Jewish Themes in Spinoza's Philosophy

Edited by Heidi M. Ravven & Lenn E. Goodman

Subjects: Jewish Philosophy
Series: SUNY series in Jewish Philosophy
Paperback : 9780791453100, 300 pages, April 2002
Hardcover : 9780791453094, 300 pages, May 2002

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Table of contents


Part I. Laying the Groundwork

1. Introduction
Heidi M. Ravven and Lenn E. Goodman

2. What Does Spinoza's Ethics Contribute to Jewish Philosophy?
Lenn E. Goodman

Part II. Metaphysics

3. Love of God in Spinoza
Lee C. Rice

4. Spinoza's Metaphysical Hebraism or Hebraic Metaphysics
Warren Zev Harvey

5. Maimonides, Spinoza, and the Problem of Creation
Kenneth Seeskin

6. “That Hebrew Word”: Spinoza and the Doctrine of the Shekhinah
Warren Montag

Part III. Theology and Epistemology

7. Maimonides, Spinoza, and the Book of Job
Edwin M. Curley

8. Spinoza's Rupture with Tradition—His Hints of a Jewish Modernity
Heidi M. Ravven

9. Why Spinoza Chose the Hebrews: The Exemplary Function of Prophecy in the Theological-Political Treatise
Michael A. Rosenthal

Part IV. The Historical Setting

10. Spinoza's Excommunication
Richard H. Popkin

About the Contributors


Explores Jewish aspects of Spinoza's philosophy from a wide variety of perspectives.


Breaking new ground in the study of Spinoza's philosophy, the essays in this volume explore the extent to which Spinoza may be considered a Jewish thinker. The rich diversity of Spinoza scholarship today is represented here by a wide range of intellectual methods and scholarly perspectives—from Jewish philosophy and history, to Cartesian-analytic and Continental-Marxist streams of interpretation, to the disciplines of political science and intellectual history. Two questions underlie all the essays: How and in what measure is Spinoza's a Jewish philosophy, and what is its impact on the project of Jewish philosophy as a living enterprise now and for the future? The contributors' varied perspectives afford a highly nuanced vision of the multifaceted Judaic tradition itself, as refracted through the Spinozist lens. What draws them together is the quest for enduring insights that emerge from the philosophy of Spinoza.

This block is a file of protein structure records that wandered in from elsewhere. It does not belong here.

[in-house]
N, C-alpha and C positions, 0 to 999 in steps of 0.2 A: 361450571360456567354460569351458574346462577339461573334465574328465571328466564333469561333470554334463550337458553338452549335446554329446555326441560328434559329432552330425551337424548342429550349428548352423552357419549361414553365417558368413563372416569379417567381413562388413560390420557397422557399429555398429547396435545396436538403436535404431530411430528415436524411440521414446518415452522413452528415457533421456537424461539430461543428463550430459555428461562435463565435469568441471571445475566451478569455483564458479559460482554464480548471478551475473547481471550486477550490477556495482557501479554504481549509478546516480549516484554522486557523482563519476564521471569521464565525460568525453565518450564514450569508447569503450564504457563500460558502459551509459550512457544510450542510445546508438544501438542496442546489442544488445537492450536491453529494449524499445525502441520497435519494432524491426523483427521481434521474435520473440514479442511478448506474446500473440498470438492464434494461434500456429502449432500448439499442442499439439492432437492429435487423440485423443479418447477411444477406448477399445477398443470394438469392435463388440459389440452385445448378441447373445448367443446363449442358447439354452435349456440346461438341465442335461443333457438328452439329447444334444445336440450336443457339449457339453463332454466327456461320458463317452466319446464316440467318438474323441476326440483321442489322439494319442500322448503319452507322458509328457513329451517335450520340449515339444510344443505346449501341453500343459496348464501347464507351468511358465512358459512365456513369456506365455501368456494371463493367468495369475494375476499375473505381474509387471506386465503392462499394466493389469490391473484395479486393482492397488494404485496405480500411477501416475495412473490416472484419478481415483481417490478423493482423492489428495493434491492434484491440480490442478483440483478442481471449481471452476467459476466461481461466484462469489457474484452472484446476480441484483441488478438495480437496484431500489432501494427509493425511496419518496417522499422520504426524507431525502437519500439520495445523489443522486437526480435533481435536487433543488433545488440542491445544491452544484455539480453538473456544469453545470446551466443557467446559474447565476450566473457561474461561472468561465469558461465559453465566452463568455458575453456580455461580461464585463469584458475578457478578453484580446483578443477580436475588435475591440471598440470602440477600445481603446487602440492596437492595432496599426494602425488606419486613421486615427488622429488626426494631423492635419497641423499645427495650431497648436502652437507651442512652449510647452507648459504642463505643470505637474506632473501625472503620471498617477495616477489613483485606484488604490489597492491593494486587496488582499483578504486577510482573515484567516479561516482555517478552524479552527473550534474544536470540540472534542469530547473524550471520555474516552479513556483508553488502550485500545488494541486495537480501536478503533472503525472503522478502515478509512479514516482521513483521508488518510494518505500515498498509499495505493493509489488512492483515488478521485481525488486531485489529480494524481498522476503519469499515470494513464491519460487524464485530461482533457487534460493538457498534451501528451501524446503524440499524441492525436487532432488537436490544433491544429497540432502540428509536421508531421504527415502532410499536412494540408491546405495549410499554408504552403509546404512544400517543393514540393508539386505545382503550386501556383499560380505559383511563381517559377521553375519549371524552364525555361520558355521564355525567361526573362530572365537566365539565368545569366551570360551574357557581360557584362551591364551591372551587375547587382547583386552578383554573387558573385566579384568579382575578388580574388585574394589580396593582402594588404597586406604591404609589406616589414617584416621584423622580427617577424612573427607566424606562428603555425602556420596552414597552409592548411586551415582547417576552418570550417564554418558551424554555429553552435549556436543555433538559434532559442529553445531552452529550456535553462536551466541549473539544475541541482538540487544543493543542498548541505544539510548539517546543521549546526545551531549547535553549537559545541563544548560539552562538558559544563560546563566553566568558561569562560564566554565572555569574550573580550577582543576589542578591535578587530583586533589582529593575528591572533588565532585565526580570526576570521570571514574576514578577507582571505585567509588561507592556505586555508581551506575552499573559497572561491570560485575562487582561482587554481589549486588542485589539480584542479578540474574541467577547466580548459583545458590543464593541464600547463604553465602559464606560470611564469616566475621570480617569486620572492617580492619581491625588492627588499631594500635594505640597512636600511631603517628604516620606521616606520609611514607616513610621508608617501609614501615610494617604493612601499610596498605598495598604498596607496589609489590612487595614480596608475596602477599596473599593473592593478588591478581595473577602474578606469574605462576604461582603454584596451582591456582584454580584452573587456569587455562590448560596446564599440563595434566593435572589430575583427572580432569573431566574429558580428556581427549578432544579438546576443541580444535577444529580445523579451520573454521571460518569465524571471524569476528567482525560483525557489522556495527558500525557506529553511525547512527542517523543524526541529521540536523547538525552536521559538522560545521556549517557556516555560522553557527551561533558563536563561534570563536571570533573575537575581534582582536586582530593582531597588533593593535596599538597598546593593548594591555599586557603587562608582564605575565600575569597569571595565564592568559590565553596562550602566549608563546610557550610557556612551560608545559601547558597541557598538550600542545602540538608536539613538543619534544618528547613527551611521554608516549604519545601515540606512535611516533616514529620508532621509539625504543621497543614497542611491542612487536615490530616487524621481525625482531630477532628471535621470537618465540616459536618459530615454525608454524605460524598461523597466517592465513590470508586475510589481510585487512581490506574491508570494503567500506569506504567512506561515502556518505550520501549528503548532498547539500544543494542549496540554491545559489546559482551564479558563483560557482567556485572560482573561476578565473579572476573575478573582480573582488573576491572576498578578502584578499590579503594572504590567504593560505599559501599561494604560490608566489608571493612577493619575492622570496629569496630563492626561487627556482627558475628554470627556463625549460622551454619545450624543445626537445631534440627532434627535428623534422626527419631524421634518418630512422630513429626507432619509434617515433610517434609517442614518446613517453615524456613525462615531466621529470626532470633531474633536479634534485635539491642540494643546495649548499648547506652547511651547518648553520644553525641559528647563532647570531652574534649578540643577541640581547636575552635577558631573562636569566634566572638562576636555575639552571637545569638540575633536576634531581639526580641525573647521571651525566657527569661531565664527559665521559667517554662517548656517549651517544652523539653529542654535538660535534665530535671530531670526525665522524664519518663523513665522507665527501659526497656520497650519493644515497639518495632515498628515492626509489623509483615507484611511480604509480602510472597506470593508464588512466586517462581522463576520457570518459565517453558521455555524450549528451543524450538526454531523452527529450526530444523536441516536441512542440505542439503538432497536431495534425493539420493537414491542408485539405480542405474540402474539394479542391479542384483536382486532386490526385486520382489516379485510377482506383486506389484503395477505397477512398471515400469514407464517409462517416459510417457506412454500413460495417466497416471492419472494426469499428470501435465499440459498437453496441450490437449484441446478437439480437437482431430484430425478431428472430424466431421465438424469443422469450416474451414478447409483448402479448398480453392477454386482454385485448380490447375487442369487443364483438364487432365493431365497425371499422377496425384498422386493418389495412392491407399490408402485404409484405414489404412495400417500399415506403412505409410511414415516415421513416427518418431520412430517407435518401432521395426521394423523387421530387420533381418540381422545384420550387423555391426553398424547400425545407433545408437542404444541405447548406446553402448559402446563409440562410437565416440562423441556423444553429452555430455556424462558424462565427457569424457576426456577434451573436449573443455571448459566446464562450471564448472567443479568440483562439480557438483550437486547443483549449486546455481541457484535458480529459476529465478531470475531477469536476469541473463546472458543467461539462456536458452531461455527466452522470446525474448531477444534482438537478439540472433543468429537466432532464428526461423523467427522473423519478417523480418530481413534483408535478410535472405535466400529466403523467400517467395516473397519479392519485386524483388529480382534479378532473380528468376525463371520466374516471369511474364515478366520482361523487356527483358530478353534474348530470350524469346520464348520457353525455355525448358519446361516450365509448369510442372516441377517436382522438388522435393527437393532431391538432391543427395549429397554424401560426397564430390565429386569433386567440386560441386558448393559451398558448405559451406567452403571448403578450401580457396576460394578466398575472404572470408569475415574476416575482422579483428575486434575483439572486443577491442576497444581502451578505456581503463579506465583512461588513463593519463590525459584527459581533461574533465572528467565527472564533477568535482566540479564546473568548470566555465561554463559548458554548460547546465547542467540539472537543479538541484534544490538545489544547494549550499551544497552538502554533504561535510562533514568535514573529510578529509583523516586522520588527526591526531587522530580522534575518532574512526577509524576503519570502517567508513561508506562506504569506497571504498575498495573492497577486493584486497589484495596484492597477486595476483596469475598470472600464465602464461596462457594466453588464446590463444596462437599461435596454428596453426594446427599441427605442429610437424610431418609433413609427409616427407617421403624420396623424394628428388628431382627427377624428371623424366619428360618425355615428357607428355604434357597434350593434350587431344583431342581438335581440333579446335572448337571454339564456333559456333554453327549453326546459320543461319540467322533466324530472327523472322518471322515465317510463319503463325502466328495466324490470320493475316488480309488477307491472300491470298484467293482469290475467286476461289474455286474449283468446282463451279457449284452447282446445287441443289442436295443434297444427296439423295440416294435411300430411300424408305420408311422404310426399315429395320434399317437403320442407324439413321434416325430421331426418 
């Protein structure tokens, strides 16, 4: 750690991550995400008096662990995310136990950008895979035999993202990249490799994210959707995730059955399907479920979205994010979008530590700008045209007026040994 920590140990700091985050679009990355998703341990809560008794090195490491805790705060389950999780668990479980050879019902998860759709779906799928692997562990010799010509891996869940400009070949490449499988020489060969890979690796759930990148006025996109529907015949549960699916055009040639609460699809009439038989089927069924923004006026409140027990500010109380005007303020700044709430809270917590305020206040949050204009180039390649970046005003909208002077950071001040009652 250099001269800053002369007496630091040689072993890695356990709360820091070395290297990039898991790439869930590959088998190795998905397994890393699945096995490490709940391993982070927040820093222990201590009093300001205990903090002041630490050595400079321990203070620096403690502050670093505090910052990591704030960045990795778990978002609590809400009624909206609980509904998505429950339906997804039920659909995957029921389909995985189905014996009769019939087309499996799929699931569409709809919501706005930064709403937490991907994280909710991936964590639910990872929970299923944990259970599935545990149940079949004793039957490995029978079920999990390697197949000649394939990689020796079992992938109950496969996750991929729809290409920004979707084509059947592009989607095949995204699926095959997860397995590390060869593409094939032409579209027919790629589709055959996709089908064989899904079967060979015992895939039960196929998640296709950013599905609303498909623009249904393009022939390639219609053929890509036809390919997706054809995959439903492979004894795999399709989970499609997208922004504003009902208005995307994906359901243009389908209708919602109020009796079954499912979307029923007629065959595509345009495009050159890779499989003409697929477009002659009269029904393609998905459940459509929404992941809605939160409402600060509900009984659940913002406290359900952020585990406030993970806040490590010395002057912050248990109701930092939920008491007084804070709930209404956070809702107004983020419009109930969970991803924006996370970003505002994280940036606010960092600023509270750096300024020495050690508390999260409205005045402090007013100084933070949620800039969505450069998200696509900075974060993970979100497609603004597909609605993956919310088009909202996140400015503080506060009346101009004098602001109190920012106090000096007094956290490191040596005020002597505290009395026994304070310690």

Heidi M. Ravven is Professor of Religious Studies at Hamilton College. Lenn E. Goodman is Professor of Philosophy at Vanderbilt University. He is the author of many books, including Jewish and Islamic Philosophy: Crosspollinations in the Classic Age, and the editor of Neoplatonism and Jewish Thought, also from SUNY Press.


"This is the first serious attempt to offer a sophisticated look at Spinoza's relationship to Jewish philosophy and religion. It is an excellent collection of essays, and absolutely central to understanding Spinoza and his place in the history of Jewish philosophy." — Steven Nadler, author of Spinoza: A Life

"Without imposing upon themselves or Spinoza a single definition of Judaism or 'Judeity,' the authors manage to refresh inquiry in three fields: the history of European thought, premodern Jewish intellectual history, and the scope of Jewish culture in postmodernity." — Kalman P. Bland, author of The Artless Jew: Medieval and Modern Affirmations and Denials of the Visual